New Students -- Welcome to Western!
In addition to the information you received in your Offer of Financial Aid, we have more details that will be helpful in understanding your award letter. Use the links below to learn about student and parent educational loans, and, if your aid offer includes work study funding, how the work study program works. We also have tips on seeking a part-time job to help pay education costs.
As you review your financial aid award offer, please contact us if you have any questions!
The Financial Aid Staff
Click on the image to view the "What to Know Before You Borrow" pdf document.
Financial planning is an important aspect of preparing for, and attending college. Our Financial Literacy page has helpful budgeting and planning tips along with links to other resources including the Washington Student Achievement Council Ready Set Grad website.
- Accept work study on your financial aid award in Web4U.
- Starting in July, watch your WWU email* for confirmation of your work study. Save this email! You will present it to your future employers as confirmation of your work study award.
- Look for jobs online at www.finaid.wwu.edu/studentjobs beginning in July. Work study jobs are available both oncampus and off-campus.
- Contact the employer(s), once you determine which job(s) you are interested in, for application requirements or send in your application materials as directed in the job advertisement.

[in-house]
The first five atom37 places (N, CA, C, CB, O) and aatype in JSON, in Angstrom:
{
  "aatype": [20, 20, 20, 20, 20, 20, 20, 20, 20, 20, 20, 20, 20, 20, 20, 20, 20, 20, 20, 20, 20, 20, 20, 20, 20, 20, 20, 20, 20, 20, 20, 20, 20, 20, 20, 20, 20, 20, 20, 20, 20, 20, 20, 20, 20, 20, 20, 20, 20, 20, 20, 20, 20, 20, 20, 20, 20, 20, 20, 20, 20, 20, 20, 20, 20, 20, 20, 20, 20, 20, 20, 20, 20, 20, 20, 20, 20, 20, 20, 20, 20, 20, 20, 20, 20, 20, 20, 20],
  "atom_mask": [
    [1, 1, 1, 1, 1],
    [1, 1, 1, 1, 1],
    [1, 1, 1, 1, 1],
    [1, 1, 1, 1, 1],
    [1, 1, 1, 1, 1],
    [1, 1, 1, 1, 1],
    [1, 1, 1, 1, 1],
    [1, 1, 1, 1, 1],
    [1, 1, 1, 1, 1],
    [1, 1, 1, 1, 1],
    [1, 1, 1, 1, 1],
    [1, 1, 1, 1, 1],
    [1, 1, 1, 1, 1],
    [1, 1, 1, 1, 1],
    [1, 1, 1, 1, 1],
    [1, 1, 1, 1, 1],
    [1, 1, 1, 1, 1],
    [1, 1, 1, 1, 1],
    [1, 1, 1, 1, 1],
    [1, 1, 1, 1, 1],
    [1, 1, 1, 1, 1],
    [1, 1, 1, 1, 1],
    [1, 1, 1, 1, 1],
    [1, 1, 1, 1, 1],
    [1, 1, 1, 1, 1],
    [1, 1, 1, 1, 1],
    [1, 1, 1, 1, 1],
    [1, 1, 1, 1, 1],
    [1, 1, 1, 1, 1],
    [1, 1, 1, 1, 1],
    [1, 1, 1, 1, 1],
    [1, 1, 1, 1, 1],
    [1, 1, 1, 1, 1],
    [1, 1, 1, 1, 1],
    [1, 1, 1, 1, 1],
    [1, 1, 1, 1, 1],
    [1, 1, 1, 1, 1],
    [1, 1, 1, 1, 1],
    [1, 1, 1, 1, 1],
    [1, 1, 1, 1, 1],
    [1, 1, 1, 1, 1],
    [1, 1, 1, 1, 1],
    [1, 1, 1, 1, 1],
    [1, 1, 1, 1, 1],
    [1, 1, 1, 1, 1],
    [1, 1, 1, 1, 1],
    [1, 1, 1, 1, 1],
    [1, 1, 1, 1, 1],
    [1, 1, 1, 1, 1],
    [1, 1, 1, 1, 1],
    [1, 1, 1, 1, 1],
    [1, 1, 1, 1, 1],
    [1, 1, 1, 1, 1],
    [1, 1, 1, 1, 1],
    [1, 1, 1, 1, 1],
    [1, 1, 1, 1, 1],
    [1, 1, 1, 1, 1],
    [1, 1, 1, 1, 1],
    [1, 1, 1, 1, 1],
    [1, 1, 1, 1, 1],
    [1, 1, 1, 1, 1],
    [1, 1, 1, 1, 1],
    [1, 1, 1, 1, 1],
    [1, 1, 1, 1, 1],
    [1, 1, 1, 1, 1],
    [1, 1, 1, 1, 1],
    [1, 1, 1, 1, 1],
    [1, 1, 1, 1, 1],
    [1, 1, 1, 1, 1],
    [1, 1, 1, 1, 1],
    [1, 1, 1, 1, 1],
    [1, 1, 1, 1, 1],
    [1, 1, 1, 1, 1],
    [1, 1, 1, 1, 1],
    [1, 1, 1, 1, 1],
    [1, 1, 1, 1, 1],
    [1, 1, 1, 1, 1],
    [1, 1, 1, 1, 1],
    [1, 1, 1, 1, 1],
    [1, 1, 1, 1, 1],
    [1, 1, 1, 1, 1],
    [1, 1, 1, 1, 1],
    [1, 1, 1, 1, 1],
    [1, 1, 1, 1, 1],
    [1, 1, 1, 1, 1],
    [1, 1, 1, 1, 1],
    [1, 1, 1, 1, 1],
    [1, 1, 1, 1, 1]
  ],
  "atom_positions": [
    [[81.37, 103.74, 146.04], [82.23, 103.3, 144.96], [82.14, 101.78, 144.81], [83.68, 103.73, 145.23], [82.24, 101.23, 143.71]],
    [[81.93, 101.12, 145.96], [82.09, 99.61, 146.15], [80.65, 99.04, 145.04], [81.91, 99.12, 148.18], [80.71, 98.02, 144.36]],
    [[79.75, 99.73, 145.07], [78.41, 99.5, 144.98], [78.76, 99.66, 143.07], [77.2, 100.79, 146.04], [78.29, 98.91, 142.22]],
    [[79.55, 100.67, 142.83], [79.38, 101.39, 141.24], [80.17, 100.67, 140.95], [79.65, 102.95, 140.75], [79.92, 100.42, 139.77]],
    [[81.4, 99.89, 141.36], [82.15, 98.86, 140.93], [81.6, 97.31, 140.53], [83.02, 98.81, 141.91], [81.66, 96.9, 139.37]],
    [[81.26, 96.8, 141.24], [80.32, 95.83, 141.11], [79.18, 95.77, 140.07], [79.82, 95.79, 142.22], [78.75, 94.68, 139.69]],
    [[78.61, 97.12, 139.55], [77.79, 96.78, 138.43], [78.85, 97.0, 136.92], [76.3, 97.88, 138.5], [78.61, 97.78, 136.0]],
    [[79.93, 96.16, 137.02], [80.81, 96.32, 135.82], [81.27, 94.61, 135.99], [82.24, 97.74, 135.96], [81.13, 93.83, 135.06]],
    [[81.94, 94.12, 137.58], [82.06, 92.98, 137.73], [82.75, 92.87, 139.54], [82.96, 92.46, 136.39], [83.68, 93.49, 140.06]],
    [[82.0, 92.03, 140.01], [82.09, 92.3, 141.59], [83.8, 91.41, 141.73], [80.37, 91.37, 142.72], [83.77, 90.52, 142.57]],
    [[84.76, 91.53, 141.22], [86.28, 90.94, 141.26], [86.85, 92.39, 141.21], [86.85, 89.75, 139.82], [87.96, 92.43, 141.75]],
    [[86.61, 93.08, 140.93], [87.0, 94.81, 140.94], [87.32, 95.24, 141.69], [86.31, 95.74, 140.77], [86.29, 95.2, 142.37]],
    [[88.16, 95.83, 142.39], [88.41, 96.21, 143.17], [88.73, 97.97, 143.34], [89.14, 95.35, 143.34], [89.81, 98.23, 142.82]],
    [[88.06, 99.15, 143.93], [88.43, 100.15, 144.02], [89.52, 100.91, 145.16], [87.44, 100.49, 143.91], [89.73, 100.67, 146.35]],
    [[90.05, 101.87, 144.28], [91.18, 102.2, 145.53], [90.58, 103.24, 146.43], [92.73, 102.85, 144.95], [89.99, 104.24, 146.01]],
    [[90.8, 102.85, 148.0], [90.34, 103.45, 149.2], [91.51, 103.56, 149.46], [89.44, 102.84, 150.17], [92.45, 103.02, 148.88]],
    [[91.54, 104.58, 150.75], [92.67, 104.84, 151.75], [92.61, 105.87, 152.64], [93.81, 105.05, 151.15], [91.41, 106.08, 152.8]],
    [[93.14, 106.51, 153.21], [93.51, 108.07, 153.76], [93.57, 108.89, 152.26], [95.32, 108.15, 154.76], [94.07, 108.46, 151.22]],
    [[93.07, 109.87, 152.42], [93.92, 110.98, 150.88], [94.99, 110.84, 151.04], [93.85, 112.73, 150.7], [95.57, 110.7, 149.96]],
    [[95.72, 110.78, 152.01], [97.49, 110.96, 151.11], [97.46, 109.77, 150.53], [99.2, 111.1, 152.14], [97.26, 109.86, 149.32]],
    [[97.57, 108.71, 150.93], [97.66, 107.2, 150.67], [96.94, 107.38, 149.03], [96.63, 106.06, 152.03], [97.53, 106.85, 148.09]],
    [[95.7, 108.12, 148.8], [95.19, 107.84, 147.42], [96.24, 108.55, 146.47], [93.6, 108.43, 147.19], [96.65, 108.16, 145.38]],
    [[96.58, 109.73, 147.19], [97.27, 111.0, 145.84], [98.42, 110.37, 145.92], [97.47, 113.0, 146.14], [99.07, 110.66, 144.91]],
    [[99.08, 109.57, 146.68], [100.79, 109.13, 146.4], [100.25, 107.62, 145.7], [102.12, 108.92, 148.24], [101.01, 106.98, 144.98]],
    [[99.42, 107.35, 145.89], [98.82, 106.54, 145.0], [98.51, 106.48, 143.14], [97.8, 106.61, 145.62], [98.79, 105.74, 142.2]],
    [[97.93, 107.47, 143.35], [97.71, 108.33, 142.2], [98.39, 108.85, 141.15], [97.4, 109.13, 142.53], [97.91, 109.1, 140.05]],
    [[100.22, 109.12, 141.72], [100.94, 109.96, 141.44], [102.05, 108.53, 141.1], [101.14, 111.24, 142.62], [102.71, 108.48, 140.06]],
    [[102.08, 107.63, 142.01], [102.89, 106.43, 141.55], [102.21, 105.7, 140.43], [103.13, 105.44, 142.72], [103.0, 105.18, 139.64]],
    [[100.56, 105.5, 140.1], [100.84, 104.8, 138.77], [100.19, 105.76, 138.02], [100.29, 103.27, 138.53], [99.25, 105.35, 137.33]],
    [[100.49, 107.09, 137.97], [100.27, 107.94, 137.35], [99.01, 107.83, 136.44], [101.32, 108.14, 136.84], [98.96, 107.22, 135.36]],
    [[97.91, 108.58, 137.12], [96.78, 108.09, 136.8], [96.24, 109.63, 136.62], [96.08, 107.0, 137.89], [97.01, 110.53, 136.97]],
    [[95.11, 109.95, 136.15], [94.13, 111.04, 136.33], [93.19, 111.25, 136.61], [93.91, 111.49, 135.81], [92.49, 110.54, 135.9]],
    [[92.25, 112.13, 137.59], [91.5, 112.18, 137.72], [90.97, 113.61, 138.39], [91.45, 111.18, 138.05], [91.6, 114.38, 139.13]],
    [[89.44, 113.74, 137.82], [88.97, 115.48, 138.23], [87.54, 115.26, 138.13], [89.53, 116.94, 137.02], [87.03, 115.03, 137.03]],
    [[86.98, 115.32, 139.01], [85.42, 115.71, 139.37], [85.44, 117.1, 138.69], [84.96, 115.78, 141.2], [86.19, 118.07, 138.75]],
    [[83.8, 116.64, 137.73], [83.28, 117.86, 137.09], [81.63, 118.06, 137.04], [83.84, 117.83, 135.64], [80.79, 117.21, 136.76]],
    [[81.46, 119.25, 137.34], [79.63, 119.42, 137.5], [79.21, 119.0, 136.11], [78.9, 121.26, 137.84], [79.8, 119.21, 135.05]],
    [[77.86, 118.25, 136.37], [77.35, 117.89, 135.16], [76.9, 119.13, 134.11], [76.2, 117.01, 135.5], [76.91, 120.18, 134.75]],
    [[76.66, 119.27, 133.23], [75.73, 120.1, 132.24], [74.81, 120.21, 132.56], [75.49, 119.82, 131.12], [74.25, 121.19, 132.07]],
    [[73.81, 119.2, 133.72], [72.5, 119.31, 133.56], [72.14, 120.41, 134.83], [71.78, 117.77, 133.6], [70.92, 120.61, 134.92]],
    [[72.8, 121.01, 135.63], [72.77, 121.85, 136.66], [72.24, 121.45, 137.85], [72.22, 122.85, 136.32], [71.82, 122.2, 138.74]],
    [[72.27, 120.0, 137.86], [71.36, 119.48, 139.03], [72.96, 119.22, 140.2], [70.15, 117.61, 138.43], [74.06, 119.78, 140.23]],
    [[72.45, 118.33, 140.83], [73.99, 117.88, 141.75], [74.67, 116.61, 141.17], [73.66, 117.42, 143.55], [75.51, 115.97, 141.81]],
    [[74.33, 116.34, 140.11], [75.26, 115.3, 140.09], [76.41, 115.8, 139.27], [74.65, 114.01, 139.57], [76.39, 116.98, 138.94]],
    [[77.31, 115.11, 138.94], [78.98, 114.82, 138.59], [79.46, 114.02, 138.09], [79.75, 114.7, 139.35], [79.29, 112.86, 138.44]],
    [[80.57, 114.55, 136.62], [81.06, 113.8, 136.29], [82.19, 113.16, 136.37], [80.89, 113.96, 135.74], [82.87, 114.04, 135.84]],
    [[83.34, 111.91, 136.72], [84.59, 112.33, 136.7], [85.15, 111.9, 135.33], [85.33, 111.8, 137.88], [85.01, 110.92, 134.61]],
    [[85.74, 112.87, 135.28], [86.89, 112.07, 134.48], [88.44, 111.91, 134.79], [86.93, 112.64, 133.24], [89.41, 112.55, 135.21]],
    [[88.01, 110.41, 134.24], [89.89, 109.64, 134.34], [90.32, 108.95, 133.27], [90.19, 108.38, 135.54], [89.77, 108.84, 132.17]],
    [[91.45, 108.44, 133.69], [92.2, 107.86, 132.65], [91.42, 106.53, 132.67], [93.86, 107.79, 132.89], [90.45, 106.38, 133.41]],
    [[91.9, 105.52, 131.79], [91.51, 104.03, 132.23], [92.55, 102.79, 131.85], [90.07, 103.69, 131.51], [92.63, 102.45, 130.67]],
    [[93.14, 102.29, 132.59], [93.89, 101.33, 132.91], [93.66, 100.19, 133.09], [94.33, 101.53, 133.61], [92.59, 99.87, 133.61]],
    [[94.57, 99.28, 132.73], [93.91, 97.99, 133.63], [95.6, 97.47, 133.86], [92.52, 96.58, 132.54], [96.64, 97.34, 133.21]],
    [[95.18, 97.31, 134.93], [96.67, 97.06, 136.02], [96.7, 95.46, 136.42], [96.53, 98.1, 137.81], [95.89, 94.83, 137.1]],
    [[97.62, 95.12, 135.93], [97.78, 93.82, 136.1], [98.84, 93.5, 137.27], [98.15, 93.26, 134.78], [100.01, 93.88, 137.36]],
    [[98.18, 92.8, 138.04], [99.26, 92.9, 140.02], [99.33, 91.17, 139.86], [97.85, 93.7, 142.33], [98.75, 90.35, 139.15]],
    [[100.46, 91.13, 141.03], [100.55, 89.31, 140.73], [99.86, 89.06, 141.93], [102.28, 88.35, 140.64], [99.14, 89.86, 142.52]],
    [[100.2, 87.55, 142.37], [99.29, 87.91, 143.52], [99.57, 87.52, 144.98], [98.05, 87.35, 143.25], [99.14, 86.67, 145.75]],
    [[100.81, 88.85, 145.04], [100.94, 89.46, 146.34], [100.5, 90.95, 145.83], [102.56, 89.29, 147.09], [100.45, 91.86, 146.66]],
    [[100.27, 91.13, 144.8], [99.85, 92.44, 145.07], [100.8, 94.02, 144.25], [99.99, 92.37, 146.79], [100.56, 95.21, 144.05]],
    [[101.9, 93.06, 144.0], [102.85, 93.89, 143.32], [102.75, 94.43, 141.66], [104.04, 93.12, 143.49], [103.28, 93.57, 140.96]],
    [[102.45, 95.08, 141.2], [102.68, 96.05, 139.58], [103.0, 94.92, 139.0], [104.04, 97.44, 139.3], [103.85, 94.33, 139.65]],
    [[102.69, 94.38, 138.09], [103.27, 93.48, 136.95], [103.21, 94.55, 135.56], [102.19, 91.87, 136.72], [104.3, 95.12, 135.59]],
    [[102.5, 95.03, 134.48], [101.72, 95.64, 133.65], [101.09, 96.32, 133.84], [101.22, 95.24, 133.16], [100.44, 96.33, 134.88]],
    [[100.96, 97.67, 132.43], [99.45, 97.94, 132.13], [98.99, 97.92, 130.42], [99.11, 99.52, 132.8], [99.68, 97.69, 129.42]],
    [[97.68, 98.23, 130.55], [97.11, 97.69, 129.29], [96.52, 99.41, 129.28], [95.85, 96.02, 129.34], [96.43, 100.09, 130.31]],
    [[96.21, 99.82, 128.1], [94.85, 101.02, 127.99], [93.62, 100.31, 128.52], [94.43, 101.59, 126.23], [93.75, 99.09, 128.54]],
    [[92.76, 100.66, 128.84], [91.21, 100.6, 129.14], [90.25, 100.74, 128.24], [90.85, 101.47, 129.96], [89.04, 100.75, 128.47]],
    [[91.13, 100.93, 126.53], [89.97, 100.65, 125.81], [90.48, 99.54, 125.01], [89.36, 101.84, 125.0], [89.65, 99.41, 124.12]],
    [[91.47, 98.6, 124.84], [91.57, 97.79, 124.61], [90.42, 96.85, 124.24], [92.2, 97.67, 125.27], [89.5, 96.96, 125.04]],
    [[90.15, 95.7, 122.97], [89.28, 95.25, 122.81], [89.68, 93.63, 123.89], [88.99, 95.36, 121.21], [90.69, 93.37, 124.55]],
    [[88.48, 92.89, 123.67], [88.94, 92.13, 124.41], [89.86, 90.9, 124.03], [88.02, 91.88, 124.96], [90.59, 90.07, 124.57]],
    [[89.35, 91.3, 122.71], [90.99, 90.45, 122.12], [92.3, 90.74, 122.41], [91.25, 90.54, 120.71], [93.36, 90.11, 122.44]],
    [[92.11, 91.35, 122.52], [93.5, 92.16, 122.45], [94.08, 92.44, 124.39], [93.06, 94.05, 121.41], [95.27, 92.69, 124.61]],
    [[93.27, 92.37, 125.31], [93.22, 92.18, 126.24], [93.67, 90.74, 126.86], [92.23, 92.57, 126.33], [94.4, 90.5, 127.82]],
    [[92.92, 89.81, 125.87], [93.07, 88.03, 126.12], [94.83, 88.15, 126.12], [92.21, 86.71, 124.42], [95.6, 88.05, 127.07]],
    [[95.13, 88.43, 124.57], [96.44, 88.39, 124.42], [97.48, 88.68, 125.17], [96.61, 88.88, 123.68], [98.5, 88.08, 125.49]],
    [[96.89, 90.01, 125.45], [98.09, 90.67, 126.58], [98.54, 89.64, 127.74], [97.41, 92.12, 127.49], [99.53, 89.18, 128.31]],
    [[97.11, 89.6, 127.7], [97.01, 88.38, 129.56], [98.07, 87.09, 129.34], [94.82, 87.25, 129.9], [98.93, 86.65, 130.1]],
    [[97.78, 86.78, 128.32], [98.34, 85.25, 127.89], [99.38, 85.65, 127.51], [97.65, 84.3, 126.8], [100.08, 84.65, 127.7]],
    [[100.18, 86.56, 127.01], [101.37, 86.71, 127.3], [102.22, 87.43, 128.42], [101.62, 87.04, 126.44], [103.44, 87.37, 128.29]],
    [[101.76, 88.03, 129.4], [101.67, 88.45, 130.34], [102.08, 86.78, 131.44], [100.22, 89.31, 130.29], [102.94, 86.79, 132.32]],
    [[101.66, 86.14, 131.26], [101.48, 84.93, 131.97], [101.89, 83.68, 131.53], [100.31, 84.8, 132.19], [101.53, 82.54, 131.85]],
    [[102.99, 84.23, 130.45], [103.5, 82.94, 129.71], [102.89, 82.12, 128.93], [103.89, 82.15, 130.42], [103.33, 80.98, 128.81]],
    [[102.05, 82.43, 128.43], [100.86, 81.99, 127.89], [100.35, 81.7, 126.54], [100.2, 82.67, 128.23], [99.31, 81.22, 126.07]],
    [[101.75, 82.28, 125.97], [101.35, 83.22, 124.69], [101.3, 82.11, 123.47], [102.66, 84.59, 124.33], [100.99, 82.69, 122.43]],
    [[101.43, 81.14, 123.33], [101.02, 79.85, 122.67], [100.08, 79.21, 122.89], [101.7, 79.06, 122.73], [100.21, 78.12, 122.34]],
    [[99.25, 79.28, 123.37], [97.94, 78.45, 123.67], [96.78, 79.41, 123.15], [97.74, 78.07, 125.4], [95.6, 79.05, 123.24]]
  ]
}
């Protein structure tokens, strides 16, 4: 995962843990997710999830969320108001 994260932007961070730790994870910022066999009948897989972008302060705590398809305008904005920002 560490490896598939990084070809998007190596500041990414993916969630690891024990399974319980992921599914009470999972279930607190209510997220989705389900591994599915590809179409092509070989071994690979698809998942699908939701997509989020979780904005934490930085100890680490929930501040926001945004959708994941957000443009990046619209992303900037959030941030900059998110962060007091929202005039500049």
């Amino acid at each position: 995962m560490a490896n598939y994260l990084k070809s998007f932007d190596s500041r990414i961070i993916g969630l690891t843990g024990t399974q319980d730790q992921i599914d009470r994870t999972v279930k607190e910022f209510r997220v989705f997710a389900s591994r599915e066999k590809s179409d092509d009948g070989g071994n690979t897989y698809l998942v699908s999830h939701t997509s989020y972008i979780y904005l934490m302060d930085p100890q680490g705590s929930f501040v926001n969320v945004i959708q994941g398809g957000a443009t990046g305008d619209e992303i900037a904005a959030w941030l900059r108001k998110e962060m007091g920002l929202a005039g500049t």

* Your WWU email is connected to your universal account which can be activated with your confirmation at: https://www.wwu.edu/webactivate/
DON’T WAIT UNTIL WINTER QUARTER! The majority of work study jobs are filled for the year by mid-October.
What is Work Study?
Work study is a financial aid award that helps you earn money for college while you gain valuable experience preparing you for your future career. Work study provides state or federal funding for a job where you work part-time and receive a paycheck, just like any other part-time job. Your work study earnings may be used for whatever expenses you have, rather than automatically being applied to housing, tuition, or other university expenses. Using their work study funding, most students work around 12 hours per week and earn at least minimum wage.